The Difficulties Single Mums Can Have With Sons

Q. I’m a single mother. I have three children, Caitlin, 7, Tom, 9 and Liam aged 11. I don’t have problems with Cait, but the two boys are making life difficult. Tom apparently behaves well at school, but has learning problems. When he gets home he often throws temper tantrums. Liam acts as if he hates me. He doesn’t show me any affection and is extremely rude. Tom’s dad died when he was a baby, and Liam’s father doesn’t visit him. I need to find out what I’m doing wrong, since I’m so stressed all of the time.

A. I’m sorry you’re having problems with them. We all expect parenting to be fun and rewarding, at least most of the time.

The first thing you must do is to stop blaming yourself. Everyone makes mistakes, including you, but that doesn’t matter. What does matter is the course of action you take from now on.

Your daughter is doing well, proving that you have some good mothering skills.

It is also good news that your younger son is doing well at school. If he is able to settle down and work, even though he has learning difficulties, that is very encouraging. However, you might want to check with the school about how much he is struggling there, as it may be that he is bringing his frustrations home.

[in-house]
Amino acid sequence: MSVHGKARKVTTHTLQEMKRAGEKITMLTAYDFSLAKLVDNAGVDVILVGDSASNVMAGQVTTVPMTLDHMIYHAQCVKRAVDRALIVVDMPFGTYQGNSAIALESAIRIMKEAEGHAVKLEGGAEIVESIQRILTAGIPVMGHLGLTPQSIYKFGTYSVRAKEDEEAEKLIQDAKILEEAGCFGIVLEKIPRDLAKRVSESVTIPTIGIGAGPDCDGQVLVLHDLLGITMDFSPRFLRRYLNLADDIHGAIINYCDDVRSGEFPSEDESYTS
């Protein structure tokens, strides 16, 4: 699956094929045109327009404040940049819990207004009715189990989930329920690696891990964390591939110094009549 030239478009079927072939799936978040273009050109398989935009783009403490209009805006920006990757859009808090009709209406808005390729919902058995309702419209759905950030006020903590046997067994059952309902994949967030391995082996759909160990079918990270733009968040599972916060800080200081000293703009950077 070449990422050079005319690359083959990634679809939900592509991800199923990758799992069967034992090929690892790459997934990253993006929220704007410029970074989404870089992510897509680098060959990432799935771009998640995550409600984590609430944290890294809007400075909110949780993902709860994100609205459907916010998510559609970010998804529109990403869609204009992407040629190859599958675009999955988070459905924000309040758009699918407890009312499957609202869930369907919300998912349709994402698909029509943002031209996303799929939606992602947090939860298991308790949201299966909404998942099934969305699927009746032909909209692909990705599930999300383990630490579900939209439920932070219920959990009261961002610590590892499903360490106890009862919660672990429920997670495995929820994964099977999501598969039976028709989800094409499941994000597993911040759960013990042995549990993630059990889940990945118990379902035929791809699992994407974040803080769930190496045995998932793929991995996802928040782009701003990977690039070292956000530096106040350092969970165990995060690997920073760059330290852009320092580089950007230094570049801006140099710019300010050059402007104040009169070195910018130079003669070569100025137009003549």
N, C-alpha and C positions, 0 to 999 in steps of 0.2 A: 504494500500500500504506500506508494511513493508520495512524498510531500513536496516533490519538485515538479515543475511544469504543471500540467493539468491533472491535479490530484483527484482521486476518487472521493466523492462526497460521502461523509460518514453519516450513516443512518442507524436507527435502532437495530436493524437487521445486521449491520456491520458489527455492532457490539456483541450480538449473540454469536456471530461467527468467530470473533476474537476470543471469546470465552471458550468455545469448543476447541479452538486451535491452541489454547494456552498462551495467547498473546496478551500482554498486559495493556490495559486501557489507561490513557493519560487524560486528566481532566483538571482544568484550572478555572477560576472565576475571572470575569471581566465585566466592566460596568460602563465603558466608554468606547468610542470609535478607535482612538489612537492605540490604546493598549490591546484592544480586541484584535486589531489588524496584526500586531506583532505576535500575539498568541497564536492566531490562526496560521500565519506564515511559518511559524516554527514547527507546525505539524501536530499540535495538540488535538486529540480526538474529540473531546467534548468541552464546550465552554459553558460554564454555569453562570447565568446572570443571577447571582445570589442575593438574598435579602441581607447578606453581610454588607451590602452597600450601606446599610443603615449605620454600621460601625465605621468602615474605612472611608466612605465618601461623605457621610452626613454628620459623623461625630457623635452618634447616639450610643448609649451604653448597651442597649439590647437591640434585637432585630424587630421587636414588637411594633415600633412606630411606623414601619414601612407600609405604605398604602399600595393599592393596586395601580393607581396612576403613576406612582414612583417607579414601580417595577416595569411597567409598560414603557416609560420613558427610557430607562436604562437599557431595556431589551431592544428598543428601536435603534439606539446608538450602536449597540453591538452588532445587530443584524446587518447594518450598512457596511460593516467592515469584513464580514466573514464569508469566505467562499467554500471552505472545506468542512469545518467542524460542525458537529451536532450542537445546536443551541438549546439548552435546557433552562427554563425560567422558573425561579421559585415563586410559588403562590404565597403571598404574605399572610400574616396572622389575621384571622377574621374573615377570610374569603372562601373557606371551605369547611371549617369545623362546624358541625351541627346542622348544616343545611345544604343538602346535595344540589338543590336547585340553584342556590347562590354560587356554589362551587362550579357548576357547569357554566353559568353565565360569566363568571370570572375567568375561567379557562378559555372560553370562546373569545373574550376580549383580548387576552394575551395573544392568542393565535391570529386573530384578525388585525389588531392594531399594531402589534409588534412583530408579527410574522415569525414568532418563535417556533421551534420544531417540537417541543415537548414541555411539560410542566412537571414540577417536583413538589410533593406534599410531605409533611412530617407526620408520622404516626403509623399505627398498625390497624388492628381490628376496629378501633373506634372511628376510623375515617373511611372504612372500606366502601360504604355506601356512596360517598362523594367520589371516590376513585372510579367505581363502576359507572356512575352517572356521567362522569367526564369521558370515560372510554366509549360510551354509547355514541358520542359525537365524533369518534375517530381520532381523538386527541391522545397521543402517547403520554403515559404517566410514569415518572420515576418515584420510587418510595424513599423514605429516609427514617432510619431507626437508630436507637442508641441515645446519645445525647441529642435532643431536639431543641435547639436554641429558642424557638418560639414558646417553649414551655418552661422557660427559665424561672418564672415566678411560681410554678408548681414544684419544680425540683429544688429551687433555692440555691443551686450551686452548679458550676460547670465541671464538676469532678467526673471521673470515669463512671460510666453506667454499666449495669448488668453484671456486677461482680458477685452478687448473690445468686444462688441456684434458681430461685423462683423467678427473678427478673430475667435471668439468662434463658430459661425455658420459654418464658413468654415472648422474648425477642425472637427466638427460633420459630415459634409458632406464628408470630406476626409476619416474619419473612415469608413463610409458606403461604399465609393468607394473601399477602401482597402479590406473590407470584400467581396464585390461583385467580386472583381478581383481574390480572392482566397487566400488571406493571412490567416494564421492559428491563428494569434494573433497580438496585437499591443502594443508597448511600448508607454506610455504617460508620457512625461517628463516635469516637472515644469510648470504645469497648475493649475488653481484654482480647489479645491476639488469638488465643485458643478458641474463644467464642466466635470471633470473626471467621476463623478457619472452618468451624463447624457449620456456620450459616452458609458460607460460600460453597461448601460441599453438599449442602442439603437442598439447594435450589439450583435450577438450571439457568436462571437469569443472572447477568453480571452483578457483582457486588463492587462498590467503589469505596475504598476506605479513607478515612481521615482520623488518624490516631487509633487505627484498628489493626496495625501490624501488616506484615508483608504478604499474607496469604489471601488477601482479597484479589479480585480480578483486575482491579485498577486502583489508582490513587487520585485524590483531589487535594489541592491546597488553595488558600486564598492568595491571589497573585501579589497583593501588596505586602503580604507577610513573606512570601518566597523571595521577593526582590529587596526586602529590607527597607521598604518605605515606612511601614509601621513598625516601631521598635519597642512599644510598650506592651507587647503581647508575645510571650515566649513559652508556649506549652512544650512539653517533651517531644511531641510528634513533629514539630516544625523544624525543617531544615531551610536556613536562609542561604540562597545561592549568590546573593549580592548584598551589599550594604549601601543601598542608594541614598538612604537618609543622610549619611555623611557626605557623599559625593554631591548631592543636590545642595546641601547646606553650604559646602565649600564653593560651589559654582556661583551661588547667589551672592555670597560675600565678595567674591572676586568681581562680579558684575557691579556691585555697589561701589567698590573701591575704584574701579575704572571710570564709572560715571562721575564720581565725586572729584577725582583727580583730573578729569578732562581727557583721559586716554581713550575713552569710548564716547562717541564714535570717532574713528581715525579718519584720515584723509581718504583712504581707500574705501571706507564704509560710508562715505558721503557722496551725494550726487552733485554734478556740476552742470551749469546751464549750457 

It’s most likely that both boys miss having their dads around. This is a hard problem to tackle. The youngest probably finds life easier since “a dead dad is better than a non-caring one”. That’s because he isn’t actually being rejected. You can’t do anything about the other dad except to be honest with your son. It isn’t a good idea to either defend or criticize him. If you make excuses for him your boy will take it as you being on the dad’s side. If you say negative things about him then the child will want to defend him, since he is his dad.

Don’t forget that we can’t change anyone, including our children. You can however, change yourself. Think about behaviors you can change in yourself that would make your life more serene. It may surprise you to know that if you feel more positive, your children will also feel more positive. On the other hand, if you keep doing what you’ve been doing, you will reap the same results.

Most of all, believe in yourself and your children. Don’t look back, look to the future and decide how you want it to be. Think in positive terms i.e. don’t think about what you don’t want, or what you worry about, think instead about what desired outcomes you do want. Don’t expect to get there in one day, but look for tiny little steps that will gradually take you there. And then do what it takes to get there. It will take a bit of effort at first, but then, living like you do now also takes effort. Read what you can. Talk to other parents. You will get there if you are prepared to make the effort.
About the Author

For more expert advice on child behavior problems and for his excellent book, why not visit Dr. Noel Swanson’s website ? You can also find many more of Dr. Noel Swanson free articles on parenting here.